Residents spent more than four hours Tuesday night asking the city of Annapolis' Board of Appeals (BOA) to delay, modify or reject the proposed development of 39 acres adjacent to Quiet Waters Park.
But before public testimony could begin, attorney Jerome Feldman, representing the developer, said he believed most of the testimony from the public would go beyond the scope of the board's jurisdiction.
Feldman said, "Any testimony related anything other than Chapter 21 would lack relevance."
Chapter 21 is a zoning code "adopted for the purpose of promoting the public health, safety and general welfare of the citizens of the City of Annapolis," according to city documents.
BOA chair Christian Elkington said he would note the objection, but he felt it was important to hear what the public had to say, especially given the strong emotions of several audience members.
"The BOA is well versed in what testimony is relevant to the board, and what weight that testimony will be given," Elkington said. "I think it’s the only way to get a complete record before the Board of Appeals."
Annapolis Environmental Commission Chair Diane Butler spoke first.
Her two main points—which fall within the jurisdiction of the board—were: The development was not named specifically in the Annapolis Comprehensive Plan, and the development would cut down enough trees to harm the city's goal of achieving a 50 percent tree canopy by 2036.
"The impact of clearing over 12 acres of forest on that site is very significant because the city doesn’t have a lot of other space to increase the tree canopy elsewhere," Butler said.
Feldman cross examined Butler after she spoke, and the exchange quickly grew heated. He repeatedly asked her if she had read the recommendation of the Planning Commission.
"The report recommendation to this board by the Planning Commission and the report recommendation by the Planning Board both indicated that it meets guidelines and was in the plan," Feldman said.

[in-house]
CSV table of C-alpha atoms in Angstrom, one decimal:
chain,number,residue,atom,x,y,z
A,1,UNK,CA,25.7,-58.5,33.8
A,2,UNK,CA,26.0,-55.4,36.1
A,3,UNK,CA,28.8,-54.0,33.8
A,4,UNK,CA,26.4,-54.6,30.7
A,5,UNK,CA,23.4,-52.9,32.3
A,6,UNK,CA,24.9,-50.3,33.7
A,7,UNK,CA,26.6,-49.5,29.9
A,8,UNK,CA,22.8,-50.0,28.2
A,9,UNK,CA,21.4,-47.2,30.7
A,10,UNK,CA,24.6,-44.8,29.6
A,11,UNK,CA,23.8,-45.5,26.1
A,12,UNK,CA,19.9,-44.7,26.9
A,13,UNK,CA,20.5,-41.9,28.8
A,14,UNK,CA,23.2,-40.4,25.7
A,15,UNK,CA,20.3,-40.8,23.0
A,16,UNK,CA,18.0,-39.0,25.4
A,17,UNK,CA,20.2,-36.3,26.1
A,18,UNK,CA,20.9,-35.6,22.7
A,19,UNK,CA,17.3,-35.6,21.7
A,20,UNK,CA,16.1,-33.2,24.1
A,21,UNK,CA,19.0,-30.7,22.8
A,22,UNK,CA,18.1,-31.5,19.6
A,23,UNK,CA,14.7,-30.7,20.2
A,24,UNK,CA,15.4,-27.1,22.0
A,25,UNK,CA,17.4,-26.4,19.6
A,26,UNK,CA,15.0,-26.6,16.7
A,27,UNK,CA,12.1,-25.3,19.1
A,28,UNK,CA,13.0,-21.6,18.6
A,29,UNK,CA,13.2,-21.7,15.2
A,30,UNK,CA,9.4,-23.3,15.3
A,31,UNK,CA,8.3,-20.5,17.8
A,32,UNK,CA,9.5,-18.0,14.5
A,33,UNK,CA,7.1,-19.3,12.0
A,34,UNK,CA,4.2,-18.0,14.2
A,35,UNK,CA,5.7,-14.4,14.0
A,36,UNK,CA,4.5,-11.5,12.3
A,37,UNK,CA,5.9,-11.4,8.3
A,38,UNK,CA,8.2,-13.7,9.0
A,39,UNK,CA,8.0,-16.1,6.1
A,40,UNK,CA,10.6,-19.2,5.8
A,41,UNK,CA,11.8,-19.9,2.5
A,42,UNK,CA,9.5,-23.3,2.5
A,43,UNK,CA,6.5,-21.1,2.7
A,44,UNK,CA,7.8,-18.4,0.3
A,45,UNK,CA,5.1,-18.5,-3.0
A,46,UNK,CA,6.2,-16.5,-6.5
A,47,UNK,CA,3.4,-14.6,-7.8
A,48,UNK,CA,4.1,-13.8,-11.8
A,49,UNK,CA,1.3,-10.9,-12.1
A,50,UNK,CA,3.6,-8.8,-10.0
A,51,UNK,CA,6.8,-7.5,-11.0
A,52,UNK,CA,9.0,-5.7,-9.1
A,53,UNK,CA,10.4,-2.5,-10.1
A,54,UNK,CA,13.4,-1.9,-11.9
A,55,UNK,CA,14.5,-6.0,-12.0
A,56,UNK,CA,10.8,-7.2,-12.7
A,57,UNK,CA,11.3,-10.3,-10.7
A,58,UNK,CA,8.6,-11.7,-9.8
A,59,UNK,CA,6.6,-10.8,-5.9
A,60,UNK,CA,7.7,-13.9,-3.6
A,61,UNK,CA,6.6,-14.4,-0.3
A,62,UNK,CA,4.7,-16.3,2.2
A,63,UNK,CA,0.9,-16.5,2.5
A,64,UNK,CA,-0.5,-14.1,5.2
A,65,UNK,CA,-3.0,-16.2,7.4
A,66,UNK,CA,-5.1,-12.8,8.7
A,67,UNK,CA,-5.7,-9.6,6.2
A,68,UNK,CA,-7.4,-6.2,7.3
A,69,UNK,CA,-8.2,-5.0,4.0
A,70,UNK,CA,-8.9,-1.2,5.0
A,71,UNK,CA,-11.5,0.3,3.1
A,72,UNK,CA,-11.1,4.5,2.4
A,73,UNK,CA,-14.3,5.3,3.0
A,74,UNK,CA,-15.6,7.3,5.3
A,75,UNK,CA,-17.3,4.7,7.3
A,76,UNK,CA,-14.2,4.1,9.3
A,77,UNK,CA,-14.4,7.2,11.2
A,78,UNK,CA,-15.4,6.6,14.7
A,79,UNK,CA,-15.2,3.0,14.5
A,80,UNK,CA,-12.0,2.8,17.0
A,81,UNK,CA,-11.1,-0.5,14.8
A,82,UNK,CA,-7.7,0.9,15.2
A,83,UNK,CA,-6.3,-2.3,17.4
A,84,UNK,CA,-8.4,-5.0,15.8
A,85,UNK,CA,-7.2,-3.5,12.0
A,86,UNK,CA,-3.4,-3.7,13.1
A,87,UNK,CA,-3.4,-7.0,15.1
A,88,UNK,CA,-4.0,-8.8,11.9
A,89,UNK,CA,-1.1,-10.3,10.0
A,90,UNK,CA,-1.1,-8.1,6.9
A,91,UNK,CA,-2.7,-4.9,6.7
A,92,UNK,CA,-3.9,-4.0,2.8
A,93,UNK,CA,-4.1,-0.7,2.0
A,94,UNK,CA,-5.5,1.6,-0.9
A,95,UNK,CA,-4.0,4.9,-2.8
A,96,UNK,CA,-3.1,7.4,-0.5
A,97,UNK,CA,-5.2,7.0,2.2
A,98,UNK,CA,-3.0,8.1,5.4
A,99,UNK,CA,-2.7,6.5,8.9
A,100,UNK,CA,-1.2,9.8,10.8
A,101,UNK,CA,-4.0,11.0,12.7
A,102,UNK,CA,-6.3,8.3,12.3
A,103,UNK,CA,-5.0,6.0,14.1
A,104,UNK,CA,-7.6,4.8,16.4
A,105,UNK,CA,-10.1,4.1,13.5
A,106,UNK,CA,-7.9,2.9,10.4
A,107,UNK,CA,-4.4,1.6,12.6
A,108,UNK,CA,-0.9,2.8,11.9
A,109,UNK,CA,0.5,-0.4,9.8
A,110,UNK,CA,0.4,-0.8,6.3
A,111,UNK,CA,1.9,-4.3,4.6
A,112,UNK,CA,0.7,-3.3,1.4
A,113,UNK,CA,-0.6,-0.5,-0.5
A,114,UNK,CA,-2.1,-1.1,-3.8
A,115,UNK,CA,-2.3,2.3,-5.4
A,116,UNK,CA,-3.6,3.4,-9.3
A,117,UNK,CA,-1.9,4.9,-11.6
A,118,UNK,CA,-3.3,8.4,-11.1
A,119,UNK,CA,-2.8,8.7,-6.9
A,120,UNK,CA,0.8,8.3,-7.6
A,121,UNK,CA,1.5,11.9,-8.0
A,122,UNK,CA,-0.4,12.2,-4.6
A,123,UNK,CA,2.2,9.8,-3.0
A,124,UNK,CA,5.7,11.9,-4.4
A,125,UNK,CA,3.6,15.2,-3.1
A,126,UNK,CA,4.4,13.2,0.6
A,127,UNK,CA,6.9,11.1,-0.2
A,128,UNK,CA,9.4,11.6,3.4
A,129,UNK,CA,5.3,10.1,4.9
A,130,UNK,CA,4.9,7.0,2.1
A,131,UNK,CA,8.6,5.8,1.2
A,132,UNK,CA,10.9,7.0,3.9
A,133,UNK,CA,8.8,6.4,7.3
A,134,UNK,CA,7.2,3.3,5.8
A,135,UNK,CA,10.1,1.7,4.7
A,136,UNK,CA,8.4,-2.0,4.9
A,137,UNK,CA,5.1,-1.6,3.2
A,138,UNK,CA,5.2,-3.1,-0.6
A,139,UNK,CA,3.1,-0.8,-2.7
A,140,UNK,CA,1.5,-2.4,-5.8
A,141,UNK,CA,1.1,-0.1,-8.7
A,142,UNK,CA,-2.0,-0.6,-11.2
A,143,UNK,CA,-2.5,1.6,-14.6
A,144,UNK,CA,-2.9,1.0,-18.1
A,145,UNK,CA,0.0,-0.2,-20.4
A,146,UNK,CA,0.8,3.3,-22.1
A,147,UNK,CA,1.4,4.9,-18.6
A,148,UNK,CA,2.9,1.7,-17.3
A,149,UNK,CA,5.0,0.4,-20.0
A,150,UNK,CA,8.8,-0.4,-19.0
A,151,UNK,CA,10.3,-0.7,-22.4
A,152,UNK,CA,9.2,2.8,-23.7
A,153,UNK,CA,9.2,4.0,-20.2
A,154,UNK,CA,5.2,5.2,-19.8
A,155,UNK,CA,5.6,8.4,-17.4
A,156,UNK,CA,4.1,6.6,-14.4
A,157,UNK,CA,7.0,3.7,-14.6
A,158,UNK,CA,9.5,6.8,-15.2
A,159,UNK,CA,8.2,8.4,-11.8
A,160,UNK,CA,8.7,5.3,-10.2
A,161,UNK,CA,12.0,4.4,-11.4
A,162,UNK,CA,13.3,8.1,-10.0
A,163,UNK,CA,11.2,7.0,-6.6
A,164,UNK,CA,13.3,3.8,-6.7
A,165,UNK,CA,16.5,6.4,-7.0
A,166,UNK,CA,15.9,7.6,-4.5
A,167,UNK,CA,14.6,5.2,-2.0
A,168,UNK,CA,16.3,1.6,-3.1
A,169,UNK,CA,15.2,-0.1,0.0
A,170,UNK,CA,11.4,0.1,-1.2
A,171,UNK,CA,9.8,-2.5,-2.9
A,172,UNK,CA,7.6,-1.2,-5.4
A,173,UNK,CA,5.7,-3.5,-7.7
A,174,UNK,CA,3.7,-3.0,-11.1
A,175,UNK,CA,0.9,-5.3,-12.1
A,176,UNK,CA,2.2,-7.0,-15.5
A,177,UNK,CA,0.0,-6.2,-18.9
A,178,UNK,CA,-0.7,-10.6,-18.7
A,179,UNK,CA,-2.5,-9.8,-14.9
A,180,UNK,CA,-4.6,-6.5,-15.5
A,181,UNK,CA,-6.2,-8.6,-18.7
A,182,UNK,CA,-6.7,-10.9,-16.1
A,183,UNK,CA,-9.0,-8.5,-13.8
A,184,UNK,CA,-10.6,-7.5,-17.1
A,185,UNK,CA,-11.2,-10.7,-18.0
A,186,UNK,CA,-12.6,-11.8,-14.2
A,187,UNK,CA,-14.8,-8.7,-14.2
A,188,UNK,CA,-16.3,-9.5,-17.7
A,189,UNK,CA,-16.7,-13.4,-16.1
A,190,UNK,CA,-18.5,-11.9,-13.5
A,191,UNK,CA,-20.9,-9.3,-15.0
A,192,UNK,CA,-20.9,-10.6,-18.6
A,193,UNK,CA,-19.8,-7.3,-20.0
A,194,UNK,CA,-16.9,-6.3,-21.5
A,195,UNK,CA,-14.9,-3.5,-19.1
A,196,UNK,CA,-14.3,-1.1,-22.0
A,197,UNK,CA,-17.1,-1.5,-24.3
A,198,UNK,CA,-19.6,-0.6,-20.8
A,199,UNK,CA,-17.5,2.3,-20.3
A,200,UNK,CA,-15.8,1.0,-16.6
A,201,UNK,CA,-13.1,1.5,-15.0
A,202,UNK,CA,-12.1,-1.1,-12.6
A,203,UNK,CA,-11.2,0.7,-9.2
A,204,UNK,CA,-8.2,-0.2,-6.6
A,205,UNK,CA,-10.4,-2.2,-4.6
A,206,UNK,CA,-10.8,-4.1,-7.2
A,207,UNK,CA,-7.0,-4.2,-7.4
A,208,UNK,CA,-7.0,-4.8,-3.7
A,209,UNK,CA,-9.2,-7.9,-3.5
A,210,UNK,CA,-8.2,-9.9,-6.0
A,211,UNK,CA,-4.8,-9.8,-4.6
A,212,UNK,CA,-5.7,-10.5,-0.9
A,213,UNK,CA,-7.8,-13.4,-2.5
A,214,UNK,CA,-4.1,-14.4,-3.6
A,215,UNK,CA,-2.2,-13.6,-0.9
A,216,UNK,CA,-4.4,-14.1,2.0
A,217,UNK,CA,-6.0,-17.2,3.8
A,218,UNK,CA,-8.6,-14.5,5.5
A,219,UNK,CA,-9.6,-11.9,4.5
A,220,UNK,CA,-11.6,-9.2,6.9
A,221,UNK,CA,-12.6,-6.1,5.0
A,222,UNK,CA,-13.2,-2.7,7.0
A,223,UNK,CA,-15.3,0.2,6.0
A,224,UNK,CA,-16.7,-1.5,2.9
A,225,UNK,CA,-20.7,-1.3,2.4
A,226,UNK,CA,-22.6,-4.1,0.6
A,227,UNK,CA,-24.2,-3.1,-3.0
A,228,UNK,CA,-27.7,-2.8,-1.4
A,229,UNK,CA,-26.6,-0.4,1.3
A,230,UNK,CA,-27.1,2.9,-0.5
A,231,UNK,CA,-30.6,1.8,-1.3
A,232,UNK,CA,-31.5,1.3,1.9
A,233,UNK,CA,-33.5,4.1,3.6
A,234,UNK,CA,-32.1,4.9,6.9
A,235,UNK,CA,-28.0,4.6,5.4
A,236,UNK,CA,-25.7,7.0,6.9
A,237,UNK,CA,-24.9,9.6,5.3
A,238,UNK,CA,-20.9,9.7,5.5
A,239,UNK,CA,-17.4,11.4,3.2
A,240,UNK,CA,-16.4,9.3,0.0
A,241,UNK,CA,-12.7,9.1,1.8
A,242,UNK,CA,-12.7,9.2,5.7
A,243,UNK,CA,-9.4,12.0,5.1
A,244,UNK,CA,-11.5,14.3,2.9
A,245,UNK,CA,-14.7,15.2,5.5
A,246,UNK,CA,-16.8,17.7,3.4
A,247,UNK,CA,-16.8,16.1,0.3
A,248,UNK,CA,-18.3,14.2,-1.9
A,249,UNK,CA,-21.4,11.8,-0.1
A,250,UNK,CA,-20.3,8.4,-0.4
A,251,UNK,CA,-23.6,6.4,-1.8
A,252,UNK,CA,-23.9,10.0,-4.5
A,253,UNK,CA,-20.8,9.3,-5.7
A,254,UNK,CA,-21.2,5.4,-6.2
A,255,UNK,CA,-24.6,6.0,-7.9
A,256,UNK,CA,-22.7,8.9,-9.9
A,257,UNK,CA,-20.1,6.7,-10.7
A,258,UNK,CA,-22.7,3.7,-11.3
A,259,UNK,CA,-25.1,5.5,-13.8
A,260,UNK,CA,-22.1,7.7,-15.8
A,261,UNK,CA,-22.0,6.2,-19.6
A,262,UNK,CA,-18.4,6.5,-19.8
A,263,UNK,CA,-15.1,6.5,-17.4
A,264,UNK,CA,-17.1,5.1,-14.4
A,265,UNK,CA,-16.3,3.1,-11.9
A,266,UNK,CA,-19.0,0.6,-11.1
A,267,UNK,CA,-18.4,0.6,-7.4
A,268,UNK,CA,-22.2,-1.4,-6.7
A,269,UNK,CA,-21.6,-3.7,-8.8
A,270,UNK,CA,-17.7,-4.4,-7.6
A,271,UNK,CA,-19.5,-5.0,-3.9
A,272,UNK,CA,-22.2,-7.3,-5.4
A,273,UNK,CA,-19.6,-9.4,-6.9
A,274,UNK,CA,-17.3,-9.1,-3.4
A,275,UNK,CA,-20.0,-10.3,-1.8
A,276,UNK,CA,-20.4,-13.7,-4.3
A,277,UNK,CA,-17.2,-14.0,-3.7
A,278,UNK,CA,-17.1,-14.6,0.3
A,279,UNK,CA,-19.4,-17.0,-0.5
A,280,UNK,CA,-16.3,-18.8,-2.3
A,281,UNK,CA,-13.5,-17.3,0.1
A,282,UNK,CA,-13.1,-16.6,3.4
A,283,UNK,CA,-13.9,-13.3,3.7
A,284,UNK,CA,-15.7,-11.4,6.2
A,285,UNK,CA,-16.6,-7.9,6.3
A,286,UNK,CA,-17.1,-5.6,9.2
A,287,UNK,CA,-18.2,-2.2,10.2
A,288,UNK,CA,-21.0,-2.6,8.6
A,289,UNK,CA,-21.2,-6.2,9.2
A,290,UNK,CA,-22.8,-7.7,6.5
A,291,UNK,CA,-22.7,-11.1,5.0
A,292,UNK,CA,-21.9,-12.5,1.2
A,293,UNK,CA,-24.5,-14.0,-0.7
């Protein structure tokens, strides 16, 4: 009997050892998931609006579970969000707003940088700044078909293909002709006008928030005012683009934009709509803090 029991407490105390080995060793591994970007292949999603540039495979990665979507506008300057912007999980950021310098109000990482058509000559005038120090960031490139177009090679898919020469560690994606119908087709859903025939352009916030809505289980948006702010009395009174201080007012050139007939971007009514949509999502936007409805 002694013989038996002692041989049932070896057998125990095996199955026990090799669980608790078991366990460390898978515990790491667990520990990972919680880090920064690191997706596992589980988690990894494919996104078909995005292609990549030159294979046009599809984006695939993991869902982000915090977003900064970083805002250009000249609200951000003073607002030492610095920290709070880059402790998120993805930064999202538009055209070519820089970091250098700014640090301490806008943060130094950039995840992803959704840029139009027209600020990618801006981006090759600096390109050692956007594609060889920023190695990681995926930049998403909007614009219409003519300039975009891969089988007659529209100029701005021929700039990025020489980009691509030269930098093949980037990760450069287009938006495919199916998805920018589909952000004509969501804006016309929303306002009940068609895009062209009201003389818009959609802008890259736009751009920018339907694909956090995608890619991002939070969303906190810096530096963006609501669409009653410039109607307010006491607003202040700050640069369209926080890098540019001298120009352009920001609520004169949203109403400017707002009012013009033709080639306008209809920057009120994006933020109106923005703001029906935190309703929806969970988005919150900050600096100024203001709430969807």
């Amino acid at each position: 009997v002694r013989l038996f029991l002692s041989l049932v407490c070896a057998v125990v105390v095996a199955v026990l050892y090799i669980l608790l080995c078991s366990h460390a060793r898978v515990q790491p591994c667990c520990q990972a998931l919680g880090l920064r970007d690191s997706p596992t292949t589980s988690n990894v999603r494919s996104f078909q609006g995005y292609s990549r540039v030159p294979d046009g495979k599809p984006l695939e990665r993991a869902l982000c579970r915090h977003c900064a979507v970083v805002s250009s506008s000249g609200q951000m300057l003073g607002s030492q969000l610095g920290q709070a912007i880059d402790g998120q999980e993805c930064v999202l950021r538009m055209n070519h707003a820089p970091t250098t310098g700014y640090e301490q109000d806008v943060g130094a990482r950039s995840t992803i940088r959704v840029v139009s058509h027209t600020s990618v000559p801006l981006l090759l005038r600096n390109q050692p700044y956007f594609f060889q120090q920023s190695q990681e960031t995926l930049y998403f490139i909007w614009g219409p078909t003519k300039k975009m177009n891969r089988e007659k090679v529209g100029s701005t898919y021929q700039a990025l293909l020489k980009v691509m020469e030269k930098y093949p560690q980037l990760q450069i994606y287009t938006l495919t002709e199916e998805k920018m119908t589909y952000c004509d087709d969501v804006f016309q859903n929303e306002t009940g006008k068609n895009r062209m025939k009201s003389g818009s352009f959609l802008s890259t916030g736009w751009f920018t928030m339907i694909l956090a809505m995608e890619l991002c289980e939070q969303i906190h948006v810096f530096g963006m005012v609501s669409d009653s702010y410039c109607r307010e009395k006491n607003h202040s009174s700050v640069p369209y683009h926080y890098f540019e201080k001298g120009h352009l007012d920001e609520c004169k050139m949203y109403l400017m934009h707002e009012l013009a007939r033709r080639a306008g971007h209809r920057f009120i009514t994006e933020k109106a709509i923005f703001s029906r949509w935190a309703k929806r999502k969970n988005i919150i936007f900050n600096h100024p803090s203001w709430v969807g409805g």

The Planning Commission approved the the Reserve at Quiet Waters in September 2011 with 48 conditions.
Butler responded that she disagreed with the findings of the Planning Commission on the matter.
She said several audience members helped to develop the city's Comprehensive Plan, and she assured Feldman that they did not intend for there to be a development of this scale on the property.
A number of people who spoke voiced concerns about how the development would impact the bird population in Quiet Waters Park.
Ross Geredien, an environmental scientists specializing in landscape ecology, said that forested buffers along the edge of the park contribute to the breeding success of several species of birds that currently call Quiet Waters Park home.
Other concerns were raised about quality of life issues once the new homes were filled with new families.
Janet Norman lives on Annapolis Neck Road, which would become the main exit for the proposed development.
She said the intersection of Annapolis Neck Road and Forest Drive already makes for a "death defying" turn, and she thinks a traffic light is absolutely necessary before anyone moves in.
Norman also said she worried about the children in the new community being slated to attend Hillsmere Elementary.
"The county council has closed the Hillsmere Elementary school district for development," Norman said. "You’re placing 600 people into the Hillsmere school district that is already over capacity."
The BOA said a decision will be announced at a hearing tentatively scheduled for the end of June.
In addition to the appeal filed with the BOA, an appeal has also been filed with the Building Board of Appeals because environmentalists argue that the Southwest portion of the development would be built on a priority forest area.
A hearing for that appeal has yet to be scheduled.